I have a student who is Spanish speaking and knows very little English. Since she has been receiving ESL services it is apparent that she also has a learning disability. She is a fourth grade student and she is on a first grade Spanish reading level. I have her participating in literature circles and even though she is being exposed to the English language she really isn't able to participate. We do have access to i pods and i pads so maybe someone knows of a way to integrate that technology. Has anyone else been in this similar situation and found resources or have any suggestions for me to try in my language arts class?
Reading English with a Spanish background is quite simple because Spanish is a phonetic language. I would invite the student to begin to read aloud with the group - it will be slow at first - but the child needs to be encouraged to read and develop the fluency. As the child begins to develop the confidence in reading the vocabulary will develop in no time. Children, just like young adults because I teach secondary, need to get a grasp on the fluency of reading and speaking. Often, the lack of confidence to articulate the language is difficult to develop. I allow the children to enunciate the syllables slowly and I assist when the sound is totally incorrect. I allow them their own interpretation because they are simply trying to put the syllables and sounds together.
Is the student receiving and instruction in Spanish literacy? My understanding is that it is essential for a student's literacy in her native language(L1) to be supported for literacy to go up in English (L2). I've heard estimates that it can take over seven years for a student to really become proficient in a new language--and that's if the student is using the language all the time. It can be assumed that the student may still be using Spanish at home, with Spanish speaking peers, etc.
Additionally--I agree with Olivia that practicing reading--outloud and silently--will benefit the student's development enormously and anything you can do to frontload vocabulary and prepare for reading will help too! It is essential for the student to also have access to the services provided for by your schools Resource Center for students with special needs.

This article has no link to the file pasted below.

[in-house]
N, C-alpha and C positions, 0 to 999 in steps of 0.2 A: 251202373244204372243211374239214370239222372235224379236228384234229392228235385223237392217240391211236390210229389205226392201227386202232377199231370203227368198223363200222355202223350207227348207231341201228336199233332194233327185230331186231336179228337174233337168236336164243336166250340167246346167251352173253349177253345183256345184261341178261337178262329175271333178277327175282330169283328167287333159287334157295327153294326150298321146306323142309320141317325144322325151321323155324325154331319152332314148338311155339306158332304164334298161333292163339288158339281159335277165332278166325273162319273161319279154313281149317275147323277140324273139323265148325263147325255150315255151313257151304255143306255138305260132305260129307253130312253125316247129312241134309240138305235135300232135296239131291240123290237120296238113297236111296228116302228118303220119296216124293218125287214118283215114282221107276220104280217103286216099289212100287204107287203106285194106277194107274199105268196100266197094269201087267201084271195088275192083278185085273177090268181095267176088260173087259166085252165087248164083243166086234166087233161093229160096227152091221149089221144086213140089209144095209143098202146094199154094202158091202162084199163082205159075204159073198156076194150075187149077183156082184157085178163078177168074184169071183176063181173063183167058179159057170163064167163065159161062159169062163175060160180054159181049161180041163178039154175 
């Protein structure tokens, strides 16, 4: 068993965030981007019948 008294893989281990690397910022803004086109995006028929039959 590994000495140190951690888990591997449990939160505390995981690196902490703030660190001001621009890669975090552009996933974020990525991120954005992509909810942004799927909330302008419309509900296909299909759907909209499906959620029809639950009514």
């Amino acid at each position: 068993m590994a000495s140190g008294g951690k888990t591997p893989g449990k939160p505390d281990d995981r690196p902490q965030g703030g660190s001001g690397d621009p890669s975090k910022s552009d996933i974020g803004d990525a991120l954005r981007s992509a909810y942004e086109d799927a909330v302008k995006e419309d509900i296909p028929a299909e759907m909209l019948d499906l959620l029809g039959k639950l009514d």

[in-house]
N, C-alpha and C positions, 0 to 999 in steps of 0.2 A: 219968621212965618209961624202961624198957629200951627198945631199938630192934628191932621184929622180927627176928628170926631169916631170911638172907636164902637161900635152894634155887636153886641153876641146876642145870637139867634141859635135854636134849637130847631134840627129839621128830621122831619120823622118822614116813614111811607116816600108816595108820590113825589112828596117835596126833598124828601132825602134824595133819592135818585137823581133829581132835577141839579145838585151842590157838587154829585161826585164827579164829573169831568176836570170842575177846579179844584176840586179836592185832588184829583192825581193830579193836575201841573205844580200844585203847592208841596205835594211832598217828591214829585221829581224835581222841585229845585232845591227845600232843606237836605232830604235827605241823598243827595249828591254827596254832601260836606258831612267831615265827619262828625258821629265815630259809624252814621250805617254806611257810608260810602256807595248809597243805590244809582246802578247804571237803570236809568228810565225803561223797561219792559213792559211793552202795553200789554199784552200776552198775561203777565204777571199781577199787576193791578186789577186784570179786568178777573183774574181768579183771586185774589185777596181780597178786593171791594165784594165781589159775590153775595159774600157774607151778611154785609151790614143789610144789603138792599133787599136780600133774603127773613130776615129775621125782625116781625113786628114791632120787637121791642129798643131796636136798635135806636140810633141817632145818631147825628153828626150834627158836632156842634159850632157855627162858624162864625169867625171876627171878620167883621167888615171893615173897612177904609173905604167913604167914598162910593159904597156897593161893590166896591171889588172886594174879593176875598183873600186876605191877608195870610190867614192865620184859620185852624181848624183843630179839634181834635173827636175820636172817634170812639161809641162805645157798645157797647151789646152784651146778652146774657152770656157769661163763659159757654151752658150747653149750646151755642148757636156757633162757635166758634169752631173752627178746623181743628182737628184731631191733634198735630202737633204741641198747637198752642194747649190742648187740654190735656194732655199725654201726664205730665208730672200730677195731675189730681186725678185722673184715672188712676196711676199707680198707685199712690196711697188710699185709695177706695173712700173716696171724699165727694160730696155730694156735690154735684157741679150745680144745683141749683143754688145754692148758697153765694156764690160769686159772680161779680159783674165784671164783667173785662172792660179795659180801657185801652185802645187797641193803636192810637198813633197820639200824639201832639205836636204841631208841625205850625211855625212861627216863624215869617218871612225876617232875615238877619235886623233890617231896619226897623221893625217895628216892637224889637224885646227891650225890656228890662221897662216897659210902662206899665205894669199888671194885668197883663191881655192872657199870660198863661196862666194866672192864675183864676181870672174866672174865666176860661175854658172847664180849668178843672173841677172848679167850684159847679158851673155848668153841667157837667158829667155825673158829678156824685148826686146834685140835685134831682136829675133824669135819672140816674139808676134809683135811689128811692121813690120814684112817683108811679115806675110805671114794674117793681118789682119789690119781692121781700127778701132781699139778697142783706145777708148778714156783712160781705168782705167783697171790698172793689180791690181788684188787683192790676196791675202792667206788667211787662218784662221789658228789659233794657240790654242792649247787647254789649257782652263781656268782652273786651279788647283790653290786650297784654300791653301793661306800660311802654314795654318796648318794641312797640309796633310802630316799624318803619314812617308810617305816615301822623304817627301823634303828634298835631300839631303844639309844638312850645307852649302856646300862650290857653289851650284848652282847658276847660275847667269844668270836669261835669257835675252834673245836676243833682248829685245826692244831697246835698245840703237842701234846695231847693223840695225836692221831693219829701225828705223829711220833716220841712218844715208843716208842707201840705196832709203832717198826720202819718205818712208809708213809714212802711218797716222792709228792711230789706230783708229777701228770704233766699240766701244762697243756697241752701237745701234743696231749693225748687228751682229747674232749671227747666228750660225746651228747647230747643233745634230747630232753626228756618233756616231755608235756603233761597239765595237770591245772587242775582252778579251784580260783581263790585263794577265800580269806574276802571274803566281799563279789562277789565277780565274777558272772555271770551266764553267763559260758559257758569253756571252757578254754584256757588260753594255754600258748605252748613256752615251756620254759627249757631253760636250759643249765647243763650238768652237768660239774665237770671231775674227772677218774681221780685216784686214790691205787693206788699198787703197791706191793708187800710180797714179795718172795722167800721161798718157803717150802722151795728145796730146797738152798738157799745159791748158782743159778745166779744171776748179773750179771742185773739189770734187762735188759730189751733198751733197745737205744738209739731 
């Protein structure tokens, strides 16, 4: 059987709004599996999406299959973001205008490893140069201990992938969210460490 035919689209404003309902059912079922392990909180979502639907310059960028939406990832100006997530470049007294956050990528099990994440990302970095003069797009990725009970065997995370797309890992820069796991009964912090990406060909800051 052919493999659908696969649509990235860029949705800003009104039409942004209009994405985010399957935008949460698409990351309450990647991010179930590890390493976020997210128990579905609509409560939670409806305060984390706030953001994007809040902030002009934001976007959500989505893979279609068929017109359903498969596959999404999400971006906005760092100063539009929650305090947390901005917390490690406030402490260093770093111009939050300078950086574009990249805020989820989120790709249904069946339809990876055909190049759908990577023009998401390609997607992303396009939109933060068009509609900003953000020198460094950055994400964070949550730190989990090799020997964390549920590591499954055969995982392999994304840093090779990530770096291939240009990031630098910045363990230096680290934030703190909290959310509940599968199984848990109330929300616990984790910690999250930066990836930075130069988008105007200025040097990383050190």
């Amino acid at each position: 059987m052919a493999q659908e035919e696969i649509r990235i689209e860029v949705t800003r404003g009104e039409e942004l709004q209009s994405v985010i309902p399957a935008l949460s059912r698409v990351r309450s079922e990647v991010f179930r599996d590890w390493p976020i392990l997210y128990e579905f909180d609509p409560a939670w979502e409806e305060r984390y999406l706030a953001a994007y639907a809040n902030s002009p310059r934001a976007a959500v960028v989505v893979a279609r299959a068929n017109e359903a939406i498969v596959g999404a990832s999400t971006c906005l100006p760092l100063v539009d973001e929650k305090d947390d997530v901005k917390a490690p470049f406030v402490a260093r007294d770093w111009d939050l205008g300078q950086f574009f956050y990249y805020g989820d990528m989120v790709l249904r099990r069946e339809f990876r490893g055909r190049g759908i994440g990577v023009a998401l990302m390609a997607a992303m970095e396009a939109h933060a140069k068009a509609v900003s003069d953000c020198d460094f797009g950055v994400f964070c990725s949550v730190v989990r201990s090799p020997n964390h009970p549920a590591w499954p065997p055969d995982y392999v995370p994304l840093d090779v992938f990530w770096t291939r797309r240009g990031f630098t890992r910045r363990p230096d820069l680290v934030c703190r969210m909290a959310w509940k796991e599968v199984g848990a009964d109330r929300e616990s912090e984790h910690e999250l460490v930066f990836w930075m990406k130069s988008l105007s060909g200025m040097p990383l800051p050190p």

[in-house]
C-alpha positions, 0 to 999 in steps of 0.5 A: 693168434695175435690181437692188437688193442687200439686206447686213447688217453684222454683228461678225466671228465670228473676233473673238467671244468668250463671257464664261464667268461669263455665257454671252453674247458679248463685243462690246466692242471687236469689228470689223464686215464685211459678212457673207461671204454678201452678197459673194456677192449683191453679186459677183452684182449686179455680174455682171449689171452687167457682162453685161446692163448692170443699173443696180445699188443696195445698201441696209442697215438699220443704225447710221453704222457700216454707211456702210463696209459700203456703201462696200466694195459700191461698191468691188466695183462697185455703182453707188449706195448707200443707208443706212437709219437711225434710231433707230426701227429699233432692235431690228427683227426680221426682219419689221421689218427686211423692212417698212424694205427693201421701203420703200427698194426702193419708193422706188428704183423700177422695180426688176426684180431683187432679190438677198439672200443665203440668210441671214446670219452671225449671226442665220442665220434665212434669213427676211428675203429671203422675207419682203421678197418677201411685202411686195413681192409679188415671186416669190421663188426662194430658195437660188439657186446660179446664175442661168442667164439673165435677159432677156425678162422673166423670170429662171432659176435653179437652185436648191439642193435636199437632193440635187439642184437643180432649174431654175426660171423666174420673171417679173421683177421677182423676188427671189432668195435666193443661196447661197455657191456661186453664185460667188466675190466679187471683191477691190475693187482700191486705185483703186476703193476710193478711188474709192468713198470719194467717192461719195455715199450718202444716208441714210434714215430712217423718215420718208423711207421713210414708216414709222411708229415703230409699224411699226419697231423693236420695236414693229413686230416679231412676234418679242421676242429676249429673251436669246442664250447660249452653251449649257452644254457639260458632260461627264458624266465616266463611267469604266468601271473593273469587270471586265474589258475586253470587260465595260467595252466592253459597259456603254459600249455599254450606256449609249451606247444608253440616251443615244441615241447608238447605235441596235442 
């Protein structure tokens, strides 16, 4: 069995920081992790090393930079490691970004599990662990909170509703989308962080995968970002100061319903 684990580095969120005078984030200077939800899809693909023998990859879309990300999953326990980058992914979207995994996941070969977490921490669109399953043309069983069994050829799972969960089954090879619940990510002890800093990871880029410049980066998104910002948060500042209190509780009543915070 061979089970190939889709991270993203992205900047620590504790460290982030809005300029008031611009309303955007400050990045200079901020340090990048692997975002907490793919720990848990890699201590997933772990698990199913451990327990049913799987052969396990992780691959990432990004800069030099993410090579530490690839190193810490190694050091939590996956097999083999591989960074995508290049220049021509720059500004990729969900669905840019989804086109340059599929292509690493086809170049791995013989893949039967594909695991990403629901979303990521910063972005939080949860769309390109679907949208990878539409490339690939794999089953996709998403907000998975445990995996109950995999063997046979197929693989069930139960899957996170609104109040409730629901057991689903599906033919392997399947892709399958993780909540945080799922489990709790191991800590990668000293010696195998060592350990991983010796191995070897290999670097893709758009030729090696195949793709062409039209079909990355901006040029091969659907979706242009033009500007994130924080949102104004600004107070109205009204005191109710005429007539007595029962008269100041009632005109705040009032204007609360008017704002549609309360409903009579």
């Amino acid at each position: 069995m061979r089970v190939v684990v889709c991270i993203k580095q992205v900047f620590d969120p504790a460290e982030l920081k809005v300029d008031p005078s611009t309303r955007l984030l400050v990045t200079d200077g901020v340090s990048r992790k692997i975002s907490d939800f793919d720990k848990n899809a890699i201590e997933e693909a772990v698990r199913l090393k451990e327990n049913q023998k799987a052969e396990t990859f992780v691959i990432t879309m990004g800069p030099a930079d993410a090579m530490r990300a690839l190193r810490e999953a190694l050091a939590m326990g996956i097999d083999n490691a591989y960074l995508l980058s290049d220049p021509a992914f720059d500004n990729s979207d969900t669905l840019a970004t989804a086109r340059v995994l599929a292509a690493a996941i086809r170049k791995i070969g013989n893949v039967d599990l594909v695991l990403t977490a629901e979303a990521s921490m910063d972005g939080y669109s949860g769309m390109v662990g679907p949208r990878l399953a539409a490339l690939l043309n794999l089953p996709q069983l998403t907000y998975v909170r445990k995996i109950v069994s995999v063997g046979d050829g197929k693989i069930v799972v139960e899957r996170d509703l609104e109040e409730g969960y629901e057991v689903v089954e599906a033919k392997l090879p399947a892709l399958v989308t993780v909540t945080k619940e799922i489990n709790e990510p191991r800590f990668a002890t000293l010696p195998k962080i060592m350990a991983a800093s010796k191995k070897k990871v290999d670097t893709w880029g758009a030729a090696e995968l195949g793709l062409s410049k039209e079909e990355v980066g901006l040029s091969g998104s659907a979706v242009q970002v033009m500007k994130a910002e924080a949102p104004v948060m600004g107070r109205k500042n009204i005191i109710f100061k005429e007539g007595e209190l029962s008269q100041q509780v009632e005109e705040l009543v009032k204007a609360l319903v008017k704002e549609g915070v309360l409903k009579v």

Was your student tested in Spanish to confirm a learning disability? If not, the problem may stem from previous classroom arrangements in her home country. Many student immigrants have received limited instruction in their home country due to the location of the school or limited teachers in the area. I had a young lady in a similar situation a couple of years ago. Her problem was not a learning disability, but limited access to learning resources. As an ESL specialist, I began intensive intervention with her, and by her second year of language acquisition, she was performing at a high intermediate level for language performance among her peers. She should be receiving some form of PUSH in or PULL out services in addition to possible interactions with beginning readers (e.g. second graders) for intensive reading instruction. If your school system has the Rosetta Stone or another computerized language system, that would provide additional assistance in her acquisition of the language. I would suggest finding a teacher within your school that would allow this student to participate in their language arts block, and speak with the ESL oersonnel about providing her with a PUSH in person for math, science, and social studies instruction time. You might also check out ESL resources from Larry Ferlazzo http://larryferlazzo.edublogs.org/ I hope this information assists you and your student in her acquisitioin process.
Chearl Dickerson, Ed.D.
2nd Grade Teacher--Texas
I agree that we mustn't make assumptions about the presence of a learning disabilty without knowing the educational background and native language capabilites of the child. Perhaps you have access to bilingual special educators or speech-language pathologists who could help you discern strengths and weaknesses in the native languge and of course your ESL staff will play a key role. In the meantime I have been using multiple apps with both my ELL and language-impaired clients which can be modified in a number of ways. They address vocabulary, syntax, comprehension and reading, allow for increased awareness and the opportunity for self correction, and most of all, they are fun and reinforcing. They have truly changed my practice. Some of my favorites are in the Mobile Education Store series (Sentence Builder, Language Builder, Question Builder, Conversation Builder, Story Builder). It will involve a litle bit of time and research to find others that might be useful to you but hopefully this will give you a good start. Good luck.
JFK Magnet School
Port Chester NY